MRIs to ‘taste’ loins and hams without opening them
Researchers from the University of Extremadura (Spain) have developed a methodology that allows them to discover the properties of hams and whole loins using magnetic resonance imaging, the same non-invasive technique used in medicine.
IT'S A BOY: Images of a raw and cured ham obtained with MRI technology
Magnetic resonance imaging (MRI) is commonly used in medicine to look at organs and structures inside the human body. Now researchers from IProCar – the Meat and Meat Products Institute – of the University of Extremadura have applied this same technology, based on the non-invasive use of magnets and radio waves, for something very different: to know the characteristics of Iberian hams and loins without need to damage them.
Iberian ham is one of Spain’s most iconic and valuable food products. Production is strictly limited to four regions of the country.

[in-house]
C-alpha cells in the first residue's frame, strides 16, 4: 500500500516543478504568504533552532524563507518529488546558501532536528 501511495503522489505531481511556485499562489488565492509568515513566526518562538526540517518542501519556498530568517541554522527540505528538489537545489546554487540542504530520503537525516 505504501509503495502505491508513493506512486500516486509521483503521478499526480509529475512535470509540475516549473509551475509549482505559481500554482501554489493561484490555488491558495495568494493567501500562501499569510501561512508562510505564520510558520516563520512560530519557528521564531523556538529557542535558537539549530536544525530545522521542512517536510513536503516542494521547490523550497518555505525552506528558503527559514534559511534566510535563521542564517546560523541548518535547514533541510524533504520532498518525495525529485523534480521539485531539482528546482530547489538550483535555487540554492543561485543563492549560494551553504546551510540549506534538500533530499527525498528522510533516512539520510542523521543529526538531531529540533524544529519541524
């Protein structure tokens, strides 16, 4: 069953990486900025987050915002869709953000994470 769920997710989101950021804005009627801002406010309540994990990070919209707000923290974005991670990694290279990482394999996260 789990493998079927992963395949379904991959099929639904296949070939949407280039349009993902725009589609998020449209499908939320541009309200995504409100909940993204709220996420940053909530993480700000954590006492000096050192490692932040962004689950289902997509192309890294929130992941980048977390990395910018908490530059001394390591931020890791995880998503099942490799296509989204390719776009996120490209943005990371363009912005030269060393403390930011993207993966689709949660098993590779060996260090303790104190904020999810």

Once the images are taken, the scientists analyse them with computer vision algorithms and extract numerical values on which, in turn, they apply statistical methods. In this way, the quality characteristics of meat products can be predicted.
“The technique allows knowing parameters such as the amount of fat, moisture, colour and some sensory attributes of the product; and in the case of ham, also monitoring the salt diffusion during the different stages of the maturation process,” said Trinidad Pérez Palacios, a member of IProCar.
The studies carried out with this methodology have been published in several scientific journals, such as the Journal of Food Engineering, where this year Extremadura researchers have presented a paper focused on the application of texture algorithms to three-dimensional MRI images to predict the quality of the loins.
According to the authors, the combined MRI-computer vision technology is an alternative to the destructive quality control methods currently used, as well as offering results in almost real time.
“We put at the disposal of the meat industry an effective method to obtain images of any meat piece – not only loins and hams – in a harmless and non-invasive way, allowing, in addition, its subsequent commercialisation,” Pérez Palacios said. “Its implementation in the meat industry is only a matter of time.”